by: Hana May photos: Kenza design: Gillian Hurd It’s Saturday night, 11pm, Montreal, Canada and Rye Rye is supposed to be on stage in the next few hours. Problem is she’s stuck in Chicago. As the anticipatory crowd waits to hear songs like ‘Shake it to the Ground’ and ‘Wassup, Wassup,’ Rye Rye finally makes it on to stage at 1:45am. Immediately the crowd starts snapping pictures, which will end up all over their Facebook profiles and personal blogs the first thing next morning. Bragging rights: ‘I was at the Rye Rye show last night.’ Backstage after the show the lady who, moments ago, had 100-plus eyes trained on her, is sitting in a chair alone with a backpack on and one bystander comments she looks like a young schoolgirl. Even though Rye Rye’s been entertaining large crowds since she was 16, she comes across a bit shy one-on-one. It's surprising, considering this timorous teen has an awful lot to brag about. Rye Rye is the first artist signed to N.E.E.T., the new label founded by indie-sensation-turned-household-name M.I.A. Already she's toured the globe from Australia to Denmark and has performed with big artists like Pharrell—whom she may be on the road with this May, as her debut album Go! Pop! Bang! hits stores. Rye Rye, now 18, hails from Baltimore, and bears the distinctive accent of her hometown. When we catch up with her a couple weeks later, she warms up as the conversation goes on. We chat about her brightly colored fashion style, transitioning from MAD Decent to N.E.E.T., the celebrity crush she dedicated a track to on her forthcoming album, and what’s coming up next for the young lady that already seems to be well on her way. Because Rye Rye believes that women today don’t have to exploit themselves to be successful and because she represents real girls who aren’t afraid to be different, she wasn't just the best choice for The Cover Story of hearty’s premiere issue--she was the only choice. Meet Rye Rye. What influences your fashion style? M.I.A., Santogold, that’s basically it. When I got into this style and the patterns and stuff it was because of being on the road with M.I.A. and she was always like styling me for the shows. Would you say that you’ve taken your own approach to it? Yeah, ‘cause she wear more like baggy clothing and I like wearing tight clothing that fit me, so like that’s the difference. You started performing at 16, how do you think you had the confidence to do that at such a young age? I think I was already into it ‘cause I was dancing since I was 8 years old and performing in front of crowds already from when I was like 8, so I was already a little experienced. But when I got in front of a whole bunch of people, I was still shy but I ended up being able to handle it as I kept touring, like coming out for my set and then staying out on stage for the rest of M.I.A.s set, like I kind of got used to it. How does it feel being the first artist signed to M.I.A’s NEET? It’s amazing because I think it’s really cool being M.IA.’s protégé ‘cause its like she’s different, she’s not afraid to be herself. And then I’m from a different place too but never got noticed and I’m not afraid to be myself. And like MIA she just tries to make the impossible, possible so I think it’s cool ‘cause I think she works hard because if she got interest in something, she will push for it a hundred percent. How was the transition from leaving MAD Decent to go to NEET? Um, it was kind of like crazy ‘cause it was like a whole bunch of drama, it’s something like M.I.A. always say ‘oh you just like me and Diplo’s child, [laughs] like both our child.’ It was crazy because it was a lot of fighting over me going on but like I wasn’t really signed to MAD DECENT, I was just like working with him but it was crazy because you know M.I.A. and Diplo had a personal relations and I always became a part of that, which ain’t fair because I don’t have issues with their personal life. Are you and Diplo still cool though? Yeah, we don’t talk as much as we used to though. I talk to him sometimes but he kind of gets angry at M.I.A. cause of our whole new relationship and whatever, so that’s just childish things. What’s the next musical release we can expect from you? My first single is going to be Bangin’ which just got posted up on my MySpace and the next single is going to be Rock Off, Shake Off. And the album is supposed to be released May the 5h. If you could pick any artists to collaborate with who would they be? Lil’ Wayne or Michael Jackson. I didn’t really push to work with Lil’ Wayne for this album, but I think it would be cool.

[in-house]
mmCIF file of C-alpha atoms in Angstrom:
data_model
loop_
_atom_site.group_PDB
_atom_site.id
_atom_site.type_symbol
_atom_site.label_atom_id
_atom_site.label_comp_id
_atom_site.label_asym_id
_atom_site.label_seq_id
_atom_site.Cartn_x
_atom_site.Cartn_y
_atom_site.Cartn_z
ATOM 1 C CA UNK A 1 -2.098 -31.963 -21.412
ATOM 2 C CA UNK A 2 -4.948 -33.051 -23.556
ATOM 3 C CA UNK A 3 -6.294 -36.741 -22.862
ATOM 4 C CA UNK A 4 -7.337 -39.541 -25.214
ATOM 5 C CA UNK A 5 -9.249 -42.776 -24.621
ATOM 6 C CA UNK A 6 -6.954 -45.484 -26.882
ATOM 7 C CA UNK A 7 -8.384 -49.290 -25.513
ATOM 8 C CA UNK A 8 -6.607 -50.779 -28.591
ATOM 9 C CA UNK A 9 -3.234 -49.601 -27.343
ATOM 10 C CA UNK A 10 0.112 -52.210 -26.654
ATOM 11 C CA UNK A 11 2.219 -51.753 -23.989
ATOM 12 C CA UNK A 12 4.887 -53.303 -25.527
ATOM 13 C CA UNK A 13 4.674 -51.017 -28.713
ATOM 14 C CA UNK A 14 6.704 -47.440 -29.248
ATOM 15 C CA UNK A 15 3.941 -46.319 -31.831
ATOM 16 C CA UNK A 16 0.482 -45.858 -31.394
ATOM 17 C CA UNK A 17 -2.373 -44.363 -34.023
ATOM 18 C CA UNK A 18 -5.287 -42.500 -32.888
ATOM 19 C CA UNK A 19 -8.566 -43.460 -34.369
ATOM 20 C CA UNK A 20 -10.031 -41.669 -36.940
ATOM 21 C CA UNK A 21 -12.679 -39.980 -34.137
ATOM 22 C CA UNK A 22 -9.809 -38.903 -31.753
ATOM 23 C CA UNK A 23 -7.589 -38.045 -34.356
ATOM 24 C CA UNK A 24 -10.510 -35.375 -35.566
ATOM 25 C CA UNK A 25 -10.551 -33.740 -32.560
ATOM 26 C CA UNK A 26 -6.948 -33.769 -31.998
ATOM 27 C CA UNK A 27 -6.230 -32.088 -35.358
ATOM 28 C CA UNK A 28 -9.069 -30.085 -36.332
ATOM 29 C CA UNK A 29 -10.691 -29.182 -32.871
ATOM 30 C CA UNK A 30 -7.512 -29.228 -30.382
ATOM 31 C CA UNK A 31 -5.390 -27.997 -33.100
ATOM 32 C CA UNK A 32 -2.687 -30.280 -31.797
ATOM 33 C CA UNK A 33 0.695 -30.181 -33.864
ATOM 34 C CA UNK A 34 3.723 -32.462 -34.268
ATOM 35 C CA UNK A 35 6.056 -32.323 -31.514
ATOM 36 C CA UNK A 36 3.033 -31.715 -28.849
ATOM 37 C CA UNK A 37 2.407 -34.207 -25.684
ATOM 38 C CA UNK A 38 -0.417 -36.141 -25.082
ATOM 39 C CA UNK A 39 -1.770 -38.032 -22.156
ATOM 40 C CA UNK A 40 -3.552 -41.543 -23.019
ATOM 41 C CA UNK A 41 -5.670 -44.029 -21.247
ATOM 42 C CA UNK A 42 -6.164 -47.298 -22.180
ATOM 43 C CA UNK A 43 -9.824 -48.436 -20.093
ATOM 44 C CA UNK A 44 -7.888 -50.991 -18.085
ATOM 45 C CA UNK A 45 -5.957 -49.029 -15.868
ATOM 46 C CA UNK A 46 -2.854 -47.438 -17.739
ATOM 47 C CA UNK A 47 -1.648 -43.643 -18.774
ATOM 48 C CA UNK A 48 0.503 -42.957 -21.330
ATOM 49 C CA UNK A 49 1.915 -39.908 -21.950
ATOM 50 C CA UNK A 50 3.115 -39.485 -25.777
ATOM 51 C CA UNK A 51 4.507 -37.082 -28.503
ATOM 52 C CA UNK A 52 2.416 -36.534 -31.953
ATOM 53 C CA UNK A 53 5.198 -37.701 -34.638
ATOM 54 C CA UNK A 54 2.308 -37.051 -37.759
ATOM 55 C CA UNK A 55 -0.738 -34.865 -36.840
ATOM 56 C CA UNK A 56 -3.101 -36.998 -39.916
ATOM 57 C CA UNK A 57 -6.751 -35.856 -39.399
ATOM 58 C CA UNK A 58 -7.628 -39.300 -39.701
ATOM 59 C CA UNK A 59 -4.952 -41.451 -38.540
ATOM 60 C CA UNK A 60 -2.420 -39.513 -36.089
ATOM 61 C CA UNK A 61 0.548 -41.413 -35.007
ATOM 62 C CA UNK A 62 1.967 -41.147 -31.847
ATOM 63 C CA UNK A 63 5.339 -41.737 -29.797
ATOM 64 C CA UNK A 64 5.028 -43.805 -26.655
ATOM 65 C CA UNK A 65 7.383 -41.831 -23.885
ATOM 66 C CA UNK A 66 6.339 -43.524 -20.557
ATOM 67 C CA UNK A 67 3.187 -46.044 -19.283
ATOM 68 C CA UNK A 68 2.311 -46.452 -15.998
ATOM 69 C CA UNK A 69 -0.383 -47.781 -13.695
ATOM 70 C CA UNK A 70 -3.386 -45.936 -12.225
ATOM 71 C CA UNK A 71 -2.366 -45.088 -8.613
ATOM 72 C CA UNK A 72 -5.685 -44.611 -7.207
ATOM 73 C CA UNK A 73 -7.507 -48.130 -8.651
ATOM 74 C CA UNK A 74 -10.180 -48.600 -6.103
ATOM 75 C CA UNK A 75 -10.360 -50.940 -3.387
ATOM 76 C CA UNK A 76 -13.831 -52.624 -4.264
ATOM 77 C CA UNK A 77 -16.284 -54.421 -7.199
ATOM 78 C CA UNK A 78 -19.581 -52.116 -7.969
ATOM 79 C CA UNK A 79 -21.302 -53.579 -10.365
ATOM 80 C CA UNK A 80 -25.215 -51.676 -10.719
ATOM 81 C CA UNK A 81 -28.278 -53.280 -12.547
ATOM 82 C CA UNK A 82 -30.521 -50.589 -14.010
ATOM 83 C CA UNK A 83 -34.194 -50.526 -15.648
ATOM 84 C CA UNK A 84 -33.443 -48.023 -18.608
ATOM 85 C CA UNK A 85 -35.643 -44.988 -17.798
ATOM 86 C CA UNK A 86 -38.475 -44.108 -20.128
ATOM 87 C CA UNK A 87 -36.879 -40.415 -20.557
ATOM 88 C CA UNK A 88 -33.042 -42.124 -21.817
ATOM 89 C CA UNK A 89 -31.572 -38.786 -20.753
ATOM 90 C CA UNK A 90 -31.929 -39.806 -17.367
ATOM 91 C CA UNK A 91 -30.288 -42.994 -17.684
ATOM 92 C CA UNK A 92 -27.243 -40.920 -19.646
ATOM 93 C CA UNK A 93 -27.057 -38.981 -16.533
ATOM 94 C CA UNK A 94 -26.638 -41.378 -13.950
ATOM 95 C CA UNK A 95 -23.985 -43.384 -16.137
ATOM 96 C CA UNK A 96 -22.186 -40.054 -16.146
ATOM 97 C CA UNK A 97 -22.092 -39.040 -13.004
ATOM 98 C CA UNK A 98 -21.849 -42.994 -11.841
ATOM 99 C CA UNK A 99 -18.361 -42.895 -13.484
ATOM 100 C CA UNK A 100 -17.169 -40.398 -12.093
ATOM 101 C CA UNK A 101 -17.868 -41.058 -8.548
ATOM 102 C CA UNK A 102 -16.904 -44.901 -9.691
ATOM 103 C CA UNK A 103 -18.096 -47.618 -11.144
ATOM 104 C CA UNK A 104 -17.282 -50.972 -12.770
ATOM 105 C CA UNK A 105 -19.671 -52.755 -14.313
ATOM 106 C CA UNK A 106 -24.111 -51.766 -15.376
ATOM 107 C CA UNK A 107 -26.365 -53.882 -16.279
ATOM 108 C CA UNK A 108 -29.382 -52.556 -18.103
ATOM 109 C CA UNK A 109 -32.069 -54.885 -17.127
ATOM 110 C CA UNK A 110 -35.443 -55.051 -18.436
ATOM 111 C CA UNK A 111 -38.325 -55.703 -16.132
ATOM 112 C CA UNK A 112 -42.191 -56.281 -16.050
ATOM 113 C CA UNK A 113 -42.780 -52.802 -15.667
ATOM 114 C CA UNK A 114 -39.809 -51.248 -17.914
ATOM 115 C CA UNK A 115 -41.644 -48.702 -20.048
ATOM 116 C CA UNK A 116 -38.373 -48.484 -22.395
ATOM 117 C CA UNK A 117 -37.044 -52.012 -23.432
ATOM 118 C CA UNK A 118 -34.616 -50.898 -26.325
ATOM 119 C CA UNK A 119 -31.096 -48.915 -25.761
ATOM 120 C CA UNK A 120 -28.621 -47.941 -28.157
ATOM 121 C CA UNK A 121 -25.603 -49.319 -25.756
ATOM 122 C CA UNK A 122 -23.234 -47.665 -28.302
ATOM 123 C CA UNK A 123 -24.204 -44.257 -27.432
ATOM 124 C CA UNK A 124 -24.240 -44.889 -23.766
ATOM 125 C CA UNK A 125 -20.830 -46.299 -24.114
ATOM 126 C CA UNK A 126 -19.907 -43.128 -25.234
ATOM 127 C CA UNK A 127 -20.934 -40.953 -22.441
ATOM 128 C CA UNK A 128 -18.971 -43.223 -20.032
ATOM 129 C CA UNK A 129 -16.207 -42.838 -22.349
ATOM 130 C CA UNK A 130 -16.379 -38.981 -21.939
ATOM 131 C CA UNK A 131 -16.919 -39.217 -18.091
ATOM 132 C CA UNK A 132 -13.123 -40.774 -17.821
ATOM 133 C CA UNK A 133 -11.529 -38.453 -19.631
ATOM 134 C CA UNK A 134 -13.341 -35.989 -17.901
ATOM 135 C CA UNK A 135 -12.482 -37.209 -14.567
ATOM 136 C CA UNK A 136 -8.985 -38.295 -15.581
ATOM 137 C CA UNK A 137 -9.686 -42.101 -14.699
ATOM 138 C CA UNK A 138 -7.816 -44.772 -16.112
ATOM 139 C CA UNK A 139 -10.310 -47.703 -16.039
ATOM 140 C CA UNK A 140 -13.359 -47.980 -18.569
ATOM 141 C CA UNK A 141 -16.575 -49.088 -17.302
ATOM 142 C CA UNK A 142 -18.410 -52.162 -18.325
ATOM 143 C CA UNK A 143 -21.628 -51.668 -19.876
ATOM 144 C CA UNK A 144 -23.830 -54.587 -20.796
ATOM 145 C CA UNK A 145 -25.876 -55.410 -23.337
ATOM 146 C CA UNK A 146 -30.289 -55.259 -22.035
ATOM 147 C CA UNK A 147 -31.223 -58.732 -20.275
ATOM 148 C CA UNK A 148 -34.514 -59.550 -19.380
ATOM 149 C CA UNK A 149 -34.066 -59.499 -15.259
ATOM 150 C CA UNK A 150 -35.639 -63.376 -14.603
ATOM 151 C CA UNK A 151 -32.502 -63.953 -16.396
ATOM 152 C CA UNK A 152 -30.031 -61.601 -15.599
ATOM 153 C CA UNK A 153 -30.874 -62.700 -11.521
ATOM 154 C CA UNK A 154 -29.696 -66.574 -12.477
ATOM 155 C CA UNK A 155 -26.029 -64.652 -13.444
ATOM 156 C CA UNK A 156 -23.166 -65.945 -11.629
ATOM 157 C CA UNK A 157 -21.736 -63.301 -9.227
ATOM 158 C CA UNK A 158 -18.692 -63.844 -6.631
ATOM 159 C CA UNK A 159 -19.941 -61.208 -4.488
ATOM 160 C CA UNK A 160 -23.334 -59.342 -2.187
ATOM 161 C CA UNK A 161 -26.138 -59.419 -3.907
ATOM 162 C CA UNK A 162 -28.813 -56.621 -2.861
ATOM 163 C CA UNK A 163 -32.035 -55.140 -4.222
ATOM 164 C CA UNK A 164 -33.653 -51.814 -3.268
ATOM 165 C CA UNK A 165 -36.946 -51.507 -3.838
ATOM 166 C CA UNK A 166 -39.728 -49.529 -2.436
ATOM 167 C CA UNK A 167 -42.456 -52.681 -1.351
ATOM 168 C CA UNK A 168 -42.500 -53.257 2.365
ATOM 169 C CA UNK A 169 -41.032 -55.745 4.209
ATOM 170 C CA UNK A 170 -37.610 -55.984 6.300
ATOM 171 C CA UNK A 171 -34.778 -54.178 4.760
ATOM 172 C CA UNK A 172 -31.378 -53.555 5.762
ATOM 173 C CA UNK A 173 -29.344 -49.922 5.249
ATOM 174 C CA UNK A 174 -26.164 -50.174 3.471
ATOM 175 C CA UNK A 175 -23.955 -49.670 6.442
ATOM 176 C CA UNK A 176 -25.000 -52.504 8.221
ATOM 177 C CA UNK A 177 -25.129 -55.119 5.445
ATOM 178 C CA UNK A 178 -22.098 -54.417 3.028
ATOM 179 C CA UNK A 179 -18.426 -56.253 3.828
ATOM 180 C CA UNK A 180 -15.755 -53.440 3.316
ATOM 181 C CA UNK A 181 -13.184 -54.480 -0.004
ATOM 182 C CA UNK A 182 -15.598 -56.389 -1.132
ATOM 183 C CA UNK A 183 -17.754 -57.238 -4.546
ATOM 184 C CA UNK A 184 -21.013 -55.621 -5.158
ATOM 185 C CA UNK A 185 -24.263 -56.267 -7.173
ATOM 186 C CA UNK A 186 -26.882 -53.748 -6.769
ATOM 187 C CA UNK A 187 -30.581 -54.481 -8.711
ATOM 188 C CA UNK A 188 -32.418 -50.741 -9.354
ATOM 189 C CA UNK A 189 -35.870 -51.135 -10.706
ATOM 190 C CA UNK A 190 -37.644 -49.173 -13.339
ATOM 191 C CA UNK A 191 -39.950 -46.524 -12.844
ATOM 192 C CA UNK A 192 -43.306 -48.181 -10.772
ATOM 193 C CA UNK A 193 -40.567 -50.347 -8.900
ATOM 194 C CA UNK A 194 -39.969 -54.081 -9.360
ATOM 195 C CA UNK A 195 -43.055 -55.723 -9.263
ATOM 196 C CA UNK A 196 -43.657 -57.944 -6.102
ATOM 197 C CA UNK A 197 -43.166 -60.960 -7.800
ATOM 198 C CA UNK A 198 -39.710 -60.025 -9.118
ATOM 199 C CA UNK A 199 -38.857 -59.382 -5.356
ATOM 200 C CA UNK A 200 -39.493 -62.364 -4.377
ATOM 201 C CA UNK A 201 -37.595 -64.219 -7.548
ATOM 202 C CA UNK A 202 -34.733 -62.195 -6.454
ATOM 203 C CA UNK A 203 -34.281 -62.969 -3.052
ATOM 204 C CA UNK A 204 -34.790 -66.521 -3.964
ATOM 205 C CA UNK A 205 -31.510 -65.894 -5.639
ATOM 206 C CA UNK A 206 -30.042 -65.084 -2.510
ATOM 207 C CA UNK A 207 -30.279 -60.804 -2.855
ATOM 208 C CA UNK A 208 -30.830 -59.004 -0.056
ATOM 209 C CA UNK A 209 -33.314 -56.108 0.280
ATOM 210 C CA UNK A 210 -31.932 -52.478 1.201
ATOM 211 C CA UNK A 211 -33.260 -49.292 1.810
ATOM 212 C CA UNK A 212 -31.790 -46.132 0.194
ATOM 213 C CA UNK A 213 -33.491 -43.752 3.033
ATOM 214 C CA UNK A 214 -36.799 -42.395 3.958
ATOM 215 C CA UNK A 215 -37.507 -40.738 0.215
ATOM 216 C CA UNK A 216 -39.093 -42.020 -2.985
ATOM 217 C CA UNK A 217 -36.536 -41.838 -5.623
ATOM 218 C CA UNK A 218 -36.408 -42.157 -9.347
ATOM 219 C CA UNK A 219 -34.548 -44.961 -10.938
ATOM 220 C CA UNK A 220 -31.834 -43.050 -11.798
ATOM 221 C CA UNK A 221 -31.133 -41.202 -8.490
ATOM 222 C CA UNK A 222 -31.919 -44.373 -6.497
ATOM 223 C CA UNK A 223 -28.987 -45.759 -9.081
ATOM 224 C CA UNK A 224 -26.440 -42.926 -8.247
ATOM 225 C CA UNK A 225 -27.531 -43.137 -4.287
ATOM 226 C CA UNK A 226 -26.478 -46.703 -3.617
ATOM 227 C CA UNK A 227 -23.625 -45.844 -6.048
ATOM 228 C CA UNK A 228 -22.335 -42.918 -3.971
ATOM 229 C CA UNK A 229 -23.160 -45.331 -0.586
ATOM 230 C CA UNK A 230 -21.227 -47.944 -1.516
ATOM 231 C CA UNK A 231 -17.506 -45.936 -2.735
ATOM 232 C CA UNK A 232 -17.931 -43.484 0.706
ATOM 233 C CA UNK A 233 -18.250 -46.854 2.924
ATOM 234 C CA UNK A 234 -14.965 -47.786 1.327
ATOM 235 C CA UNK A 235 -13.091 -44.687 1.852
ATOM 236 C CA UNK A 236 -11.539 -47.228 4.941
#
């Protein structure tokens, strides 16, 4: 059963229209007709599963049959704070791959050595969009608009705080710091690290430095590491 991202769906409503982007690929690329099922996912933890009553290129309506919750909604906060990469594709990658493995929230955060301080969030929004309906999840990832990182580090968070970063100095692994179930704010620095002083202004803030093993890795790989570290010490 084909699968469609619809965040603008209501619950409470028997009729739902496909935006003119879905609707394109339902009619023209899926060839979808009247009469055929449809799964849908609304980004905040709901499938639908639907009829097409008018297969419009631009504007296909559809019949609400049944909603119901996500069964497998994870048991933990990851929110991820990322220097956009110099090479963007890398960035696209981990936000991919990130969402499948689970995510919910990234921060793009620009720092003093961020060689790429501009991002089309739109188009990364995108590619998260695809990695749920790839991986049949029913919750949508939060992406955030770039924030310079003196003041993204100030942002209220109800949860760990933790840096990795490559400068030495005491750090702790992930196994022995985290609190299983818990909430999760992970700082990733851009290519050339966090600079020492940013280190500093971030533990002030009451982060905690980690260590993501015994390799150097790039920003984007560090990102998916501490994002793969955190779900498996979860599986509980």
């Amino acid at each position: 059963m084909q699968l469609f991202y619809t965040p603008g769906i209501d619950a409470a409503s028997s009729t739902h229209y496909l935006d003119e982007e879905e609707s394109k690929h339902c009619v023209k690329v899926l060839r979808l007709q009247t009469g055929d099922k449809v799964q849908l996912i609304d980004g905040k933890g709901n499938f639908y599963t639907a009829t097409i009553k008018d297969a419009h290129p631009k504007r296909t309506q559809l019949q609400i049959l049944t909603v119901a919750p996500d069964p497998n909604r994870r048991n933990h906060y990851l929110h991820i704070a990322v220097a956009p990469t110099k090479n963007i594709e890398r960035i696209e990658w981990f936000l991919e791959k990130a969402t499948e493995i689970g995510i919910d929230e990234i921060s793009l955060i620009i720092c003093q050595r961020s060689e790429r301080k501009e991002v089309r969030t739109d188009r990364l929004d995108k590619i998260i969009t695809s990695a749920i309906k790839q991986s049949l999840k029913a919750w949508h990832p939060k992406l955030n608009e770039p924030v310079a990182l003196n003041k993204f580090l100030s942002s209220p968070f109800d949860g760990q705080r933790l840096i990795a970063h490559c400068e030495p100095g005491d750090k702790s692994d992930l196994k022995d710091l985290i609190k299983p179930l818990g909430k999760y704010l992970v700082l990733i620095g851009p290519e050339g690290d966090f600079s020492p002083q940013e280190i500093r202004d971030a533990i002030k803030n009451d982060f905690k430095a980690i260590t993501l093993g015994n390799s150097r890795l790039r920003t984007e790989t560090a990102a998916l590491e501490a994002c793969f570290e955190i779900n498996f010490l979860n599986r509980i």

What’s your relationship like with M.I.A. is it mostly business or are you guys friends? Yeah it’s more a friendship than business. It’s business when its stuff like dealing with the project etcetera ‘cause its like a whole bunch of craziness but most of the time it’s more likely we friends, like when we toured it was about business but most of the time we laughed and did crazy stuff and kicked it on the side more than we like talk personal business. So like we friends, I would say she’s like a mother, a big sister, a best friend, she play all those positions. That must be nice ‘cause on the road it can get tough or lonely so to have someone there supporting you like that, that must be nice. Yeah. What are some of the most important things you’ve learned from her? Not to sell yourself out too fast in the industry, meaning like, working with everybody ‘cause then the hype is not hype anymore, and then like just not to be involved in a lot of drama, like just chill. She taught me—cause she always want me to do different stuff—like in order to be different you have to do this and you have to stand out from all these other female rappers and you just have to wear stuff with confidence that’s crazy. Like no people will say ‘oh why did she have that on?’ like if you wear that with confidence there’s nothing they can say and she basically taught me how to entertain a large crowd, like I learned that from her. That’s not something that’s easy to do. Who else do you look up to? I look up to my real mother a lot. I mean as someone that’s been there like as far as my personal life, my mother. And like my musical life and some of my personal life that’s M.I.A. like my whole album it was just like me and M.I.A., like me in the studio with M.I.A. so I never got a chance to work with other artists that’s in the industry to become close with them or look up to them, ‘cause I never got to vibe around them. Where did you learn how to dance? Just watching TV and just picking it up off the Baltimore style of dancing I don’t where I learned it from it was just one day I met this dance teacher and I just tried out for the group and I already knew how to club dance and then from there every time he taught the dance, I just picked up straight on it. So it was natural for you? Yeah. You’re obviously not old enough yet technically to be going to clubs so how has the Baltimore Club Scene still been able to influence you? Well most of the time we was using other peoples id’s—our older cousins, older sisters. We was using, not fake ids but other peoples ids and like then they started doing the clubs where it’s all high school, or 17 and older, and we was going to the all high school clubs. Did you look old enough to be there? No. I don’t think I used to dress old enough. I think I still looked like a little girl. Do you still think you look like a little girl? Yeah. Really? Yeah people tell me all the time, ‘you look like your 12 years old.’ Where at this point have you toured? Over in the U.K., Denmark, Sweden, Mexico, Australia, and in The States. What’s been your favorite place so far? I always say the United States is better ‘cause all the other places is cold and miserable and just freezing. And it’s different, maybe because I’m young I feel like I’m over here in these places I don’t got no one over here with me. But I think, I want to go to Paris. You’ve performed with big artists like Pharrell. I performed with him but I might be touring with him this May. Their tour called ‘Music that Make you Dance.’ That would be suiting for you. How was performing with him? It was cool, like I got to meet Pharrell a couple times before and he was interested because he was really interested in the Baltimore club scene. So we talked about some of the producers that was from here and when I performed with him, of course he was on the stage with us, but M.I.A. came back out for his song and he called me back out on the stage and it was good because he invited me back on stage to like dance around with the crowd and dance around with him and the band. So it was cool. What are your other hobbies besides music? I used to skate, like roller skate but I haven’t done that in a while. You should roller skate on stage. I know. As a role model for women what message would you like to get across? That they can be anything that they want to without exploiting themselves because back in the days most female rappers got noticed from, they became a rapper or they became a singer because they was, you know, having relationships with this certain person in the industry or they was showing off their body or being sexually exploited to get noticed. I’m just trying to get the message across that you do not have to do that these days. It’s a new generation and you just don’t have to do that these days to get noticed. Where’s your heart at? I thought you were going to ask me the things that I heart. [Laughs.] Ok what are the things that you heart? Well, I have a song on my album called ‘I Heart Dante,’ which is Mos Def. Do you have a crush on him? Yeah. [Giggles.] I mean I think my heart is in different places right now, like it’s everywhere. My heart is in like the middle of dance floors, everywhere. That’s a good place for it be. Have you met Mos Def, yet? Yeah. 3 times. Did you tell him you have a crush on him? Naw, I think he know. [Laughs.] Tweet